Barely a week after the 2013 election season ended, the 2014 election season began early this week.
State Rep. Howard Marklein (R–Spring Green) announced he will run for the 17th Senate District seat currently held by Sen. Dale Schultz (R–Richland Center).
Schultz has represented the 17th Senate District since a 1991 special election. Schultz most recently defeated Democrat Carol Beals of Platteville in 2010.
“I am announcing my campaign to ensure that we are able to continue to build on the good work we have done,” Marklein said in a news release issued Sunday night. “After growing up on a dairy farm in the district, I believe I will bring a fresh, common-sense perspective to the Senate. As a CPA with extensive private sector experience, I will continue to advance the belief that government’s role is to provide the tools private businesses need to grow, rather than create road blocks to economic growth. I will also continue to advocate for policies that benefit our communities by allowing the private sector to create good jobs for our hard working people.”
Marklein defeated Democrat John Simonson of Mineral Point to succeed Rep. Steve Hilgenberg (D–Dodgeville) in 2010. Marklein defeated Democrat Maureen May-Grimm of Mineral Point to win reelection in 2012.
Schultz was first elected to the 50th Assembly District in 1982. After state Sen. Richard Kreul (R–Fennimore) announced his retirement in 1991, Schultz defeated fellow Rep. David Brandemuehl (R–Fennimore) in the Republican primary, then defeated Democratic Lafayette County Clerk Steve Pickett of Darlington, with 59 percent of the vote, in the general election.
On the VoteDaleSchultz blog, Schultz described Marklein’s announcement as “not a surprise, but it was unexpected. After 30 years in the state legislature, nothing surprises me anymore. However, with a 98.7-percent Republican voting record, as compared to my Leader in the state Senate last session, I thought that would’ve been enough to stave off a primary challenge. …
“During my entire service in the legislature, I’ve always waited until about a year before my term is up to sit down with my family and a few close supporters to assess whether I should run for re-election. Then I make a decision sometime after the first of the year. I’ll use the same process this time regardless of the events of this past weekend.”
Schultz became a target of Republicans outside southwest Wisconsin when he was the only Republican to vote against a bill to reform the state’s iron mining laws so a proposed mine could be built in northwestern Wisconsin. The bill authored by Assembly Republicans lost 17–16, with Schultz and all 16 Senate Democrats voting against it. The group Citizens for Responsible Government announced a recall effort in 2012, but the effort failed.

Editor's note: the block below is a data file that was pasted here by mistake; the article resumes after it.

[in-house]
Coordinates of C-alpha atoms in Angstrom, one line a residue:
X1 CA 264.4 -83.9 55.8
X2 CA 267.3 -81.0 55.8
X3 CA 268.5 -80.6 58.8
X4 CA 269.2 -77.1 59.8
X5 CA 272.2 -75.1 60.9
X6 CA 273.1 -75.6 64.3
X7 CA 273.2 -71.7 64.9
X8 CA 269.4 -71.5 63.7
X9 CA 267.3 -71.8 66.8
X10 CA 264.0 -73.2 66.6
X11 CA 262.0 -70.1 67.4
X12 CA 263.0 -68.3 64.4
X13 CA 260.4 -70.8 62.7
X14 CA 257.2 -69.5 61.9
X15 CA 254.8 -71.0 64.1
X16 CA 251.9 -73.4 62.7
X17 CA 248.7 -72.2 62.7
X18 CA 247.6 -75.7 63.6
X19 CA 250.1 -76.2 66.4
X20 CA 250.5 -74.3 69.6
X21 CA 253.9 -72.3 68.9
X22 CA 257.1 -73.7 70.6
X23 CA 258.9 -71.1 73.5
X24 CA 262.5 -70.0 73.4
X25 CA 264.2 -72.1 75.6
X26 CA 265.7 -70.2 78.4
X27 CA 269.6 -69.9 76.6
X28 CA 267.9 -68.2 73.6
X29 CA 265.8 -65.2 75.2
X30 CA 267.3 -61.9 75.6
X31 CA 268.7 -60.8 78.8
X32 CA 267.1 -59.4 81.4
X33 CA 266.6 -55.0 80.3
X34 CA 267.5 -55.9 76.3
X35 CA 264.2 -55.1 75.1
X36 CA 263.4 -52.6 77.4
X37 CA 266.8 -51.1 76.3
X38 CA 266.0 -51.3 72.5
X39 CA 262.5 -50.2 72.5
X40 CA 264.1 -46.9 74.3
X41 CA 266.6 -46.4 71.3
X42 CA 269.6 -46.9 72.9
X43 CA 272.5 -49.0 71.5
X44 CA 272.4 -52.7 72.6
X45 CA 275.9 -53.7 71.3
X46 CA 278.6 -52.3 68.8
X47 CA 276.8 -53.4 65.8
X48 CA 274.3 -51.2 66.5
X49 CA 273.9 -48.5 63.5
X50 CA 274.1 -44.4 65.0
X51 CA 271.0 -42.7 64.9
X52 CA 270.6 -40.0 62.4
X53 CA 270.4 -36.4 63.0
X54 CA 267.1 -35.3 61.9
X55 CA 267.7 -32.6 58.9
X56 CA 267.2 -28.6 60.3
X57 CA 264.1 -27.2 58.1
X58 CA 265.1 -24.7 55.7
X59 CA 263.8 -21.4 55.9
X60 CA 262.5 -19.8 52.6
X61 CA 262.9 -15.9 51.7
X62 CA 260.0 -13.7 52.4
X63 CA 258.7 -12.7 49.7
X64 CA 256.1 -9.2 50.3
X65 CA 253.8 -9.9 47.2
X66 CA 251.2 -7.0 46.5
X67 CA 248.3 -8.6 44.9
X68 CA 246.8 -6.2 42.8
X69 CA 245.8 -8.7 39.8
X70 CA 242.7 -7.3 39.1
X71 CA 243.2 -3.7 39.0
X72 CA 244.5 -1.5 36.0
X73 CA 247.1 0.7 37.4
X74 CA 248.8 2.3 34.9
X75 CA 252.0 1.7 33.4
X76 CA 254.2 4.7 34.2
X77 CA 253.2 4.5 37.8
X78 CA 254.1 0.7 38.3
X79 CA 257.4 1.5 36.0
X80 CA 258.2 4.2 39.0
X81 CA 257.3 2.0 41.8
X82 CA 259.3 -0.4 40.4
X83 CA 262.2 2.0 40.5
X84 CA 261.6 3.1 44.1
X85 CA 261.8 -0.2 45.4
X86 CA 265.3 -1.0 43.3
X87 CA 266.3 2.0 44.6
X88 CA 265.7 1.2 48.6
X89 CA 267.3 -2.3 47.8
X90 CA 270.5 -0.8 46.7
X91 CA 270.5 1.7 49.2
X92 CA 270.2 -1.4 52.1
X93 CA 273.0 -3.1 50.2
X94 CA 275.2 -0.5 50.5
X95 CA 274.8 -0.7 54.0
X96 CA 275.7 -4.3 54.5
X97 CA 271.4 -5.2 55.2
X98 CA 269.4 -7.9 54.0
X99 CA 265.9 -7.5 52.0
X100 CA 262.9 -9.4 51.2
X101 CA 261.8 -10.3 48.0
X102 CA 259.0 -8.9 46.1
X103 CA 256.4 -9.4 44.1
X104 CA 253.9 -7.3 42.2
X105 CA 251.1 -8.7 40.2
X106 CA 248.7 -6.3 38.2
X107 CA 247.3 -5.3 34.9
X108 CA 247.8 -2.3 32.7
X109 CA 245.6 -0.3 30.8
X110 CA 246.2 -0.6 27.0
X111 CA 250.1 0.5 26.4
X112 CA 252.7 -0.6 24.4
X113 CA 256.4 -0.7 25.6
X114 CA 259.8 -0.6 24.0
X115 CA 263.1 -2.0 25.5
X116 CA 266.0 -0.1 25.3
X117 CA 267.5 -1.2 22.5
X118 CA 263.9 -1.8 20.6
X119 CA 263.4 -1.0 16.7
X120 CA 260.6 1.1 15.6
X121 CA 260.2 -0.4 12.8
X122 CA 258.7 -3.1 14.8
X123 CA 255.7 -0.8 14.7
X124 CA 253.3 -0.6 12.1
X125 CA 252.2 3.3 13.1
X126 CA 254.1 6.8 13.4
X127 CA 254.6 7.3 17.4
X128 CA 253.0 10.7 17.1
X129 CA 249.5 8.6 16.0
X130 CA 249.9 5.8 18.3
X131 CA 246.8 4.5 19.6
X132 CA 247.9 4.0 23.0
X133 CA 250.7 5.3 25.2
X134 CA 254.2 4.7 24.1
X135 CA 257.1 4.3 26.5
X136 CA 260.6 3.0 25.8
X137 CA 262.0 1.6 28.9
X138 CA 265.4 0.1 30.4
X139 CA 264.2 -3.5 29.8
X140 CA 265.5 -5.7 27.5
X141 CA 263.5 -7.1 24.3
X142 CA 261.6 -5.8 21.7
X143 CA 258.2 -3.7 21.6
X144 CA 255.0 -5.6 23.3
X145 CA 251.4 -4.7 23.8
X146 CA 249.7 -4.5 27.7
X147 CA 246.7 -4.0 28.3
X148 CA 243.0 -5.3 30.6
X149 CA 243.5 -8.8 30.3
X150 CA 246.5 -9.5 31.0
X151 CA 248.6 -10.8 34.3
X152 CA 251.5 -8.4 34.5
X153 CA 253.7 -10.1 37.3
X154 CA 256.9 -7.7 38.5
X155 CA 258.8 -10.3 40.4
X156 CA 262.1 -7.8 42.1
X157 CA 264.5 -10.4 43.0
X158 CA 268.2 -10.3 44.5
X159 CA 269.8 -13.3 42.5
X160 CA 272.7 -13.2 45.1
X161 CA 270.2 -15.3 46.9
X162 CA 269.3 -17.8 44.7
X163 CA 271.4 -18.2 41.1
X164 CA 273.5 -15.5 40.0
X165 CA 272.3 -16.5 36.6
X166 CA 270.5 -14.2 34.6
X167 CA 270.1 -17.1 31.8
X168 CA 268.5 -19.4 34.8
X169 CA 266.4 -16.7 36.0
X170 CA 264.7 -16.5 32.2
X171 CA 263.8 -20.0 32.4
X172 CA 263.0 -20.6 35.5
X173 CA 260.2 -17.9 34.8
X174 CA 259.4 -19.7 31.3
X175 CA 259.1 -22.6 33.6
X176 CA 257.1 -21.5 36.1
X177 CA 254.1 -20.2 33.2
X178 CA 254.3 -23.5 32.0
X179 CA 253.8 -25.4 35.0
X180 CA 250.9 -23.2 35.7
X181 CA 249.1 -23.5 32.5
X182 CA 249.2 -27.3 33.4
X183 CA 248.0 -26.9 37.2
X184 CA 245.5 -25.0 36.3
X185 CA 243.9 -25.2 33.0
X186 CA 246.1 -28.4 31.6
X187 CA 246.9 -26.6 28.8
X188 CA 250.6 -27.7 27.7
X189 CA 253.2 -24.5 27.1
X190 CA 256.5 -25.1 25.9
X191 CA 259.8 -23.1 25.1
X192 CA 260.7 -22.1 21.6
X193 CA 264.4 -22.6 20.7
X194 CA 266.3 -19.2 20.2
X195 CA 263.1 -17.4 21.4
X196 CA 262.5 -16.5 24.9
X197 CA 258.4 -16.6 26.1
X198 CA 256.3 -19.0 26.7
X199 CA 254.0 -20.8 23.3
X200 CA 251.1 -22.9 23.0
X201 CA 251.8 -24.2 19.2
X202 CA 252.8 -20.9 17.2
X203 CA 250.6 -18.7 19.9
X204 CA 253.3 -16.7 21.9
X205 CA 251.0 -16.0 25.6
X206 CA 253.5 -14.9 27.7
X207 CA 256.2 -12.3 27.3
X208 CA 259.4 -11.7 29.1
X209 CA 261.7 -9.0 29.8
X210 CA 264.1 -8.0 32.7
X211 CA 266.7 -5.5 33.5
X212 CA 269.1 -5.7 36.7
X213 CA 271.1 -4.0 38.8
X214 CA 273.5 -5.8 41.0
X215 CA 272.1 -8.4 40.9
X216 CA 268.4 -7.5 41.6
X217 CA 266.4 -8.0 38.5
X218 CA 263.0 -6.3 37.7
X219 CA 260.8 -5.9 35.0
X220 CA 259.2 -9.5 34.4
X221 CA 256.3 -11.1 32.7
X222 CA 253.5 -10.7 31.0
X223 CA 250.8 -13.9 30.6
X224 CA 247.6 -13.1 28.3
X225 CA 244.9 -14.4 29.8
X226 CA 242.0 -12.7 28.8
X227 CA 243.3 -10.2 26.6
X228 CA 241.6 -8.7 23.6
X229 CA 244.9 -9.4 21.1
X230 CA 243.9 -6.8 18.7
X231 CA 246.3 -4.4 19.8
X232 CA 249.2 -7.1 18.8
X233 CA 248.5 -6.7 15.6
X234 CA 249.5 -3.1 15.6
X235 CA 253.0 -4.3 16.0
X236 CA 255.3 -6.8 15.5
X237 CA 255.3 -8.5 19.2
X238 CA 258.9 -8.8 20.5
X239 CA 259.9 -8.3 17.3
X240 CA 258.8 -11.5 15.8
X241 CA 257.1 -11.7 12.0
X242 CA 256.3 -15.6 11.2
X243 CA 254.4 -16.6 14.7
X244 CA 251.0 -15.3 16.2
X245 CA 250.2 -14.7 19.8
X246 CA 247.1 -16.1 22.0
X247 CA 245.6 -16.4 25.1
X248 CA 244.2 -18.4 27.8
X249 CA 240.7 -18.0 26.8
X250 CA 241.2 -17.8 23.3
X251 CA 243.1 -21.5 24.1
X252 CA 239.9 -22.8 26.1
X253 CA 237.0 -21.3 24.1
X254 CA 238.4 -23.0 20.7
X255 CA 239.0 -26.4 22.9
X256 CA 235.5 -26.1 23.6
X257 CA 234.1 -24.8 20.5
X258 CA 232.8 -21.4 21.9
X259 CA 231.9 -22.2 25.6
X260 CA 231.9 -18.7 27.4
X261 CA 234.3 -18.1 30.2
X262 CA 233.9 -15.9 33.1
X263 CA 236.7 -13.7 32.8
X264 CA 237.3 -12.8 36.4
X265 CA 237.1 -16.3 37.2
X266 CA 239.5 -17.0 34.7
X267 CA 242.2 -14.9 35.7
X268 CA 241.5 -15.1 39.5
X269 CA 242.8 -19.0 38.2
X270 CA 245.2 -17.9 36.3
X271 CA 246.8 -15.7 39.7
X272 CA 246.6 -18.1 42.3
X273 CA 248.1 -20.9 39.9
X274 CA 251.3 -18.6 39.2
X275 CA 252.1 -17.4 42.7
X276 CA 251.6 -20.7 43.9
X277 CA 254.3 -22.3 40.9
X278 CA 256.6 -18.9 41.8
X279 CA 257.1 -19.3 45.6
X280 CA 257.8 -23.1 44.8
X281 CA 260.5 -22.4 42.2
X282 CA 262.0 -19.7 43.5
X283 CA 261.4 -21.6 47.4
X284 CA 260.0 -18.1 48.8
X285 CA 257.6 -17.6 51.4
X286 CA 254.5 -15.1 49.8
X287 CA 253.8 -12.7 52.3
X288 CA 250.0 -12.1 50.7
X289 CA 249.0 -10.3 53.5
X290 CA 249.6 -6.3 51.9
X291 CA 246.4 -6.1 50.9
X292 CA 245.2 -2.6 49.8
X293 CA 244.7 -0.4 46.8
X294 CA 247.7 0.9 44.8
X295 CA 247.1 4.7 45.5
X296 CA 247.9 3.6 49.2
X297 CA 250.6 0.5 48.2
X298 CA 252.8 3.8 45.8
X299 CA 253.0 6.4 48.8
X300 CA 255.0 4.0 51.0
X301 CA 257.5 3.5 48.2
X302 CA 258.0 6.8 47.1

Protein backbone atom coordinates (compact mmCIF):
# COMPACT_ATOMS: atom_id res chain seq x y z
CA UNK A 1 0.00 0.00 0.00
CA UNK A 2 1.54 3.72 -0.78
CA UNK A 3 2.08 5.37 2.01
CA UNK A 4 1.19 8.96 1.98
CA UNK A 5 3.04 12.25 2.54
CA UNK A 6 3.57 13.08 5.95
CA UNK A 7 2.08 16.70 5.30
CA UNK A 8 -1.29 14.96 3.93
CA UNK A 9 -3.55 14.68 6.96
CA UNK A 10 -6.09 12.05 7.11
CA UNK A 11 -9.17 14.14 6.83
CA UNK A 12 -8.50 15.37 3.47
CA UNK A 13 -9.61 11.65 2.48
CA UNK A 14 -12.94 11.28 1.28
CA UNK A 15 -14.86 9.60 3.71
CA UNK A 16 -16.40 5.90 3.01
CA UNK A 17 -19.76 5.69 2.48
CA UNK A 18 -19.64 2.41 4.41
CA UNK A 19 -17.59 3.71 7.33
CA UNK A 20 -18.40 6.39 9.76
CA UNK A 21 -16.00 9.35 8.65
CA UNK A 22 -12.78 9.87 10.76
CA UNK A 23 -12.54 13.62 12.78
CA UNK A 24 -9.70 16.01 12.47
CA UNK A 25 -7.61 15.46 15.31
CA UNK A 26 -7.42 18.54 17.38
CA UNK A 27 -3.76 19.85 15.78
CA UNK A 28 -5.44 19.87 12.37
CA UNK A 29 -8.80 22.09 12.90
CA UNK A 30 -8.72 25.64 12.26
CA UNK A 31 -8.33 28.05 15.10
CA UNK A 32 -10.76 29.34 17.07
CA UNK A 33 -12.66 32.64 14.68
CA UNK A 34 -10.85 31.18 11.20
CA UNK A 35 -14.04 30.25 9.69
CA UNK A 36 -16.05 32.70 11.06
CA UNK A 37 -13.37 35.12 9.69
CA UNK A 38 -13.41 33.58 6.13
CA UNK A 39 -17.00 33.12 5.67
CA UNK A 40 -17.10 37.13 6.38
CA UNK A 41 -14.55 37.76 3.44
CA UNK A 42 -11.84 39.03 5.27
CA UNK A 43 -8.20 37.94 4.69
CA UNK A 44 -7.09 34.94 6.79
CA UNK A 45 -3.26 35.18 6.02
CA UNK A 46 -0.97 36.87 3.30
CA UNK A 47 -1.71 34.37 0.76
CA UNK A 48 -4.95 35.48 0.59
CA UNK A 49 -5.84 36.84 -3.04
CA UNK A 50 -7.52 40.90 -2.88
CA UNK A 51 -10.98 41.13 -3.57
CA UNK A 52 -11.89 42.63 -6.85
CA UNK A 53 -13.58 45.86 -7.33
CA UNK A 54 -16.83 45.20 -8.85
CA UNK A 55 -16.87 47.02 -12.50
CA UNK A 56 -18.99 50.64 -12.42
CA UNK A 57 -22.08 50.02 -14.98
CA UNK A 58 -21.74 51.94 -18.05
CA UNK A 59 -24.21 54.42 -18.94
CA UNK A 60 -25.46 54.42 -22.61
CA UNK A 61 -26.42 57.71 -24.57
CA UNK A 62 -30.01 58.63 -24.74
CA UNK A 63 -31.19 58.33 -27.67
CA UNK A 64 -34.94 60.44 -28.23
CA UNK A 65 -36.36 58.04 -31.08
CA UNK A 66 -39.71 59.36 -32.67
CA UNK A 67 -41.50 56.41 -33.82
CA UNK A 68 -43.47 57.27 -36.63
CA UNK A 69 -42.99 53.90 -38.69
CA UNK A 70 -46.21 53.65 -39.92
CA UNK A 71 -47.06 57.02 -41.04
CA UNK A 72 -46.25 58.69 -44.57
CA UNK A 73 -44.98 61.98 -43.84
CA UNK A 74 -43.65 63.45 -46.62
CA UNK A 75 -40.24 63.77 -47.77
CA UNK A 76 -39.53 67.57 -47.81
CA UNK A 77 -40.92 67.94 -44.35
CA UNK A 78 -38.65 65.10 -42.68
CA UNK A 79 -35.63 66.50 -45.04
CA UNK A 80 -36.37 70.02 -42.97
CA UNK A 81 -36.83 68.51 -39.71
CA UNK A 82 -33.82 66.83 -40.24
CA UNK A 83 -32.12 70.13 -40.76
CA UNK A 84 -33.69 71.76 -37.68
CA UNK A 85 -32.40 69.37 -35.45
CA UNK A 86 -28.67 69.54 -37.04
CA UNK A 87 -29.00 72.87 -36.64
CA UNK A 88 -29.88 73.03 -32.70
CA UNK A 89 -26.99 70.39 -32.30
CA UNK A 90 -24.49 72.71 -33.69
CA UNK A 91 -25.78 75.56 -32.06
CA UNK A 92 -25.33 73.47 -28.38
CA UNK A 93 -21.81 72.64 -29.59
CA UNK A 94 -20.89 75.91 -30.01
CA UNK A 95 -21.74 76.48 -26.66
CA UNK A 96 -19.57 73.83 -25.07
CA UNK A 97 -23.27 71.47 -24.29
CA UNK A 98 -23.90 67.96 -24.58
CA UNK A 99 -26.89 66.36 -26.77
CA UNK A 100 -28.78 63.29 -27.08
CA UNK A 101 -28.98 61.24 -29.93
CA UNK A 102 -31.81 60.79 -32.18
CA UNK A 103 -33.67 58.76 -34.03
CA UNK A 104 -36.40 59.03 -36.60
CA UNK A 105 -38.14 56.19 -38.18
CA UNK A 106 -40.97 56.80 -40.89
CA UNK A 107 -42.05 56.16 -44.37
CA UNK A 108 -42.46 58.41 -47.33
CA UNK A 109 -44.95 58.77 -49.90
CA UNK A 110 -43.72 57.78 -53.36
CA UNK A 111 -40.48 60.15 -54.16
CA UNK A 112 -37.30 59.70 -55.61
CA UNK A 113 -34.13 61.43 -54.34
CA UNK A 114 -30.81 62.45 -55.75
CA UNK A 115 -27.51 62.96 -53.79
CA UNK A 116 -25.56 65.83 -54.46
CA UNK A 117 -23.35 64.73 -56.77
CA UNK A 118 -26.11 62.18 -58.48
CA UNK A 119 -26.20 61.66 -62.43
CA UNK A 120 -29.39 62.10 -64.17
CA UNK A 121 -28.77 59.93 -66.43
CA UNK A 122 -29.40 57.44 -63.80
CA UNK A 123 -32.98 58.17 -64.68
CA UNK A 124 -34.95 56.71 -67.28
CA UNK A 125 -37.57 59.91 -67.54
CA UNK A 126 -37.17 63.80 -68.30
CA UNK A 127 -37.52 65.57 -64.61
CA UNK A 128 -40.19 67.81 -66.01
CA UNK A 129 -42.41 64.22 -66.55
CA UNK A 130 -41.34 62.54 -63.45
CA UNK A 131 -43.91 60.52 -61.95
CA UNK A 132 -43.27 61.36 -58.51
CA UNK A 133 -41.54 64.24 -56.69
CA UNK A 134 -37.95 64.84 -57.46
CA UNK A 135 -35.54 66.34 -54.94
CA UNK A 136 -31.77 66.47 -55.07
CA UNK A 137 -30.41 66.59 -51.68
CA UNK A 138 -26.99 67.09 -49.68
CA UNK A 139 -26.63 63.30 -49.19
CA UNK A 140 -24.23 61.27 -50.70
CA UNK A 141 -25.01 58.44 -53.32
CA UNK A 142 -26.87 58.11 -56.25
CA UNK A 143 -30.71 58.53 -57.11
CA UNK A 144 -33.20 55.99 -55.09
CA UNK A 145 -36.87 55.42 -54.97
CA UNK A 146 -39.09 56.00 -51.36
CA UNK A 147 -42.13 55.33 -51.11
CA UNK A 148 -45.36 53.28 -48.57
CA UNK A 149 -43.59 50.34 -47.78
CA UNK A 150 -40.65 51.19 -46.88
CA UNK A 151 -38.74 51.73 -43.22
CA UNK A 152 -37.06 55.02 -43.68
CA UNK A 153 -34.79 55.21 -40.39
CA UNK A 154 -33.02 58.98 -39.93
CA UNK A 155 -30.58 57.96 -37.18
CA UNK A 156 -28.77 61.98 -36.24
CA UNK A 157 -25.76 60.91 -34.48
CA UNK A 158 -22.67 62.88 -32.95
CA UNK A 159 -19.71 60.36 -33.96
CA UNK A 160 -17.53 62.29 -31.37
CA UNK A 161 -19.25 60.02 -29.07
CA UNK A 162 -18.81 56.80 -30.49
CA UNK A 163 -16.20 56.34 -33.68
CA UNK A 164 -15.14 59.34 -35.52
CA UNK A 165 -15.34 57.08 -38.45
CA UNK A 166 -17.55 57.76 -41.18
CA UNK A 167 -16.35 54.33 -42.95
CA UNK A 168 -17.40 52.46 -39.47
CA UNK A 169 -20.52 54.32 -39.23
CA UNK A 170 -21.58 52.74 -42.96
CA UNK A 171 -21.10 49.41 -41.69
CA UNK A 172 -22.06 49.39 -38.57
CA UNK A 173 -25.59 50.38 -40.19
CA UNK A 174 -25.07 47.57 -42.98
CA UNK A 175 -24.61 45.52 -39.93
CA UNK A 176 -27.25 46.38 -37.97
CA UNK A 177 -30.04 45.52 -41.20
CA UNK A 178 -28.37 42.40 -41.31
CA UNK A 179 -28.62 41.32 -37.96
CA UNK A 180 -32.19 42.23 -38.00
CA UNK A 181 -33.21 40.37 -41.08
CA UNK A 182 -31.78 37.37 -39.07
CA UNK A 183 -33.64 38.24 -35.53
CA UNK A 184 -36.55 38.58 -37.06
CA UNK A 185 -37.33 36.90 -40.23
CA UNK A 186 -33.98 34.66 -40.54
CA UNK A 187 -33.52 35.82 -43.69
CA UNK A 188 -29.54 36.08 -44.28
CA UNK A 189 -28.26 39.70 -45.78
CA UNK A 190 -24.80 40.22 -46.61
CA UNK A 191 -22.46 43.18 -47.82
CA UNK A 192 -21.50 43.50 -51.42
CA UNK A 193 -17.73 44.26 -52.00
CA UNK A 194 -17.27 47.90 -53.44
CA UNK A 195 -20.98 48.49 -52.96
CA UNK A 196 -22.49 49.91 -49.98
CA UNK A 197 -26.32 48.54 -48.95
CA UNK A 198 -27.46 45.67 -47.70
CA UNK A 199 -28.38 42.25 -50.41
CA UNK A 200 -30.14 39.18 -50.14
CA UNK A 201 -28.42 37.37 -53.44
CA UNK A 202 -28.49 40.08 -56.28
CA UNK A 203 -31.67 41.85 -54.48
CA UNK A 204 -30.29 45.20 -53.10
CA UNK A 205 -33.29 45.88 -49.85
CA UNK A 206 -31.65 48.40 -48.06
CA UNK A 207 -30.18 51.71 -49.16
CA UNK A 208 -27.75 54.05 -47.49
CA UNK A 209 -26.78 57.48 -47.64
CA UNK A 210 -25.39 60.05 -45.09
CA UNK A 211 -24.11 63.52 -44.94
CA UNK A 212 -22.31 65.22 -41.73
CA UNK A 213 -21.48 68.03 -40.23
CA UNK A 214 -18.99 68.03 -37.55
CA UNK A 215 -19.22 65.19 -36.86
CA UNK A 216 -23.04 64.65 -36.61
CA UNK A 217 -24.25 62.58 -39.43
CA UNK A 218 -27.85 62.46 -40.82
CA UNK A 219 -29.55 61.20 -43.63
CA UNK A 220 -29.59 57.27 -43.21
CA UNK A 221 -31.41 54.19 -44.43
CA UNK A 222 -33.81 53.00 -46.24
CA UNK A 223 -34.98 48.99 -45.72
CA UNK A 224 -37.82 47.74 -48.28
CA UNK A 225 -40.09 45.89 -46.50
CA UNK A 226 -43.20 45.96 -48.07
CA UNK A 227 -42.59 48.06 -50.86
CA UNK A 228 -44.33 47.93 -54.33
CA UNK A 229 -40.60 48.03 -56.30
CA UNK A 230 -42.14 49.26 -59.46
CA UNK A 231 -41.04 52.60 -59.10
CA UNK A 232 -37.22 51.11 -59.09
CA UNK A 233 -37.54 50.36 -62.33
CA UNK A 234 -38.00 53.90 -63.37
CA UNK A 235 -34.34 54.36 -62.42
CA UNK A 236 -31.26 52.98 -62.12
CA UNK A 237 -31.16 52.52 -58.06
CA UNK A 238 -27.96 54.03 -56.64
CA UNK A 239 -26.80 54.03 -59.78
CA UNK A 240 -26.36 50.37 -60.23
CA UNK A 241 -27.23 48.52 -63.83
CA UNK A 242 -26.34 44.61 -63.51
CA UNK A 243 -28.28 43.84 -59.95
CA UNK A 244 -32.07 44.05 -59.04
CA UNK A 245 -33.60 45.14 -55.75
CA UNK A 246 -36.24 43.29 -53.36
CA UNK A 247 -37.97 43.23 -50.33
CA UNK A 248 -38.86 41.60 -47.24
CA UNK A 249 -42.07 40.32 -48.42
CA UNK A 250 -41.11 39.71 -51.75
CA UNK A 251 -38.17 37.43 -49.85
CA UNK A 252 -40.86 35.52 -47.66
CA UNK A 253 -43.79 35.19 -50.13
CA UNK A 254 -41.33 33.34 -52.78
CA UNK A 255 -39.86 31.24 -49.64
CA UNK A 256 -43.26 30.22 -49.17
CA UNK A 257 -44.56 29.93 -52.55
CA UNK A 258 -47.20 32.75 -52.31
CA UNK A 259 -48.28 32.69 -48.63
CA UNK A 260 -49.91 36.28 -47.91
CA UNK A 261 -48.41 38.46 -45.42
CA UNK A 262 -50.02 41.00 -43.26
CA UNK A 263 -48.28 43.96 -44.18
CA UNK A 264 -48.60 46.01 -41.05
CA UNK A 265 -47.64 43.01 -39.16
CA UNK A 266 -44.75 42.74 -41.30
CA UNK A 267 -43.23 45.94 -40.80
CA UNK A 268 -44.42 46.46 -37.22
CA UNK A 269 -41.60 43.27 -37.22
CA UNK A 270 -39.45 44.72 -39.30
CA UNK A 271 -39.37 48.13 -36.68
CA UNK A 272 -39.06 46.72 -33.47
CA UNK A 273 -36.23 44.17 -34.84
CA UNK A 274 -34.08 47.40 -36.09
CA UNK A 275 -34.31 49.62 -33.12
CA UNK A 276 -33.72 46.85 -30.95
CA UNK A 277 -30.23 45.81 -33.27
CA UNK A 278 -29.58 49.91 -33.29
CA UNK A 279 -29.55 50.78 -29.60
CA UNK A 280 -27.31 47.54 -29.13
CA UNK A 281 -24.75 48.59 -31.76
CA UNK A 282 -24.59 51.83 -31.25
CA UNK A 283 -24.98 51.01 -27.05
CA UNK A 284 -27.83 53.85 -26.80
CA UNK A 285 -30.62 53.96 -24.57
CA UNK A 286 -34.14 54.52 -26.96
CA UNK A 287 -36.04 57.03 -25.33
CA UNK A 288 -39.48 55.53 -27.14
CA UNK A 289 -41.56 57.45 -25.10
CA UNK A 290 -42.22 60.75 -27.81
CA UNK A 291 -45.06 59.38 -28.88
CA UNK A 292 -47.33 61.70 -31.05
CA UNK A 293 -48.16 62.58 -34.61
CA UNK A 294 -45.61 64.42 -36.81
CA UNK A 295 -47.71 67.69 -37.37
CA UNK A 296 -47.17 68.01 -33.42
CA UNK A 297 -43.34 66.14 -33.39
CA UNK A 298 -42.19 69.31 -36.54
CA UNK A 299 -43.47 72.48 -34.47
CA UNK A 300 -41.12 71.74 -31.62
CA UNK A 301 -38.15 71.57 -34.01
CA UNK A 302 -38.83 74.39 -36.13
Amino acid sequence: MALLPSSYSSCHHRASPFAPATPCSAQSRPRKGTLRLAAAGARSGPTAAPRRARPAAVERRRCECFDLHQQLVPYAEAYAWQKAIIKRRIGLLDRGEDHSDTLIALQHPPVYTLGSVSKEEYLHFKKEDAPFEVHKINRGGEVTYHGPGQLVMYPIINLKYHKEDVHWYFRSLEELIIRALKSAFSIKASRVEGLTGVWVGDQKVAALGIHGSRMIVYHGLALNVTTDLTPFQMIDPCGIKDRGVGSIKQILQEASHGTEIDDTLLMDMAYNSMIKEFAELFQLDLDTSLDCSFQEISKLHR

Schultz also voted against Act 10, the public employee collective bargaining reforms, in 2011. The bill passed the Senate 17–16.
“Right now, I’m focused on doing what the people of the 17th Senate district sent me here to do — represent them, all of them regardless of party affiliation, on the issues that concern them most like job creation, education, and fiscal responsibility,” said Schultz. “I can’t remember when I’ve felt more engaged and had a better time doing what the folks of the 17th district have elected me to do — represent them and reflect their concerns.”
If Schultz decides to run, Marklein would be his first Senate primary opponent since his first 17th District election win in 1991. Schultz won his Senate races with 64 percent of the vote in 1994, 70 percent of the vote in 1998, 67 percent of the vote in 2002, 57 percent of the vote in 2006, and 78 percent of the vote in 2010.
The 17th Senate District is one of the largest Senate districts in Wisconsin in land area, extending from the Wisconsin–Illinois state line to the Juneau–Wood county line. The district includes all of Grant, Lafayette, Richland and Juneau counties, and southwestern Green, western and central Iowa, western Sauk and far eastern Monroe counties.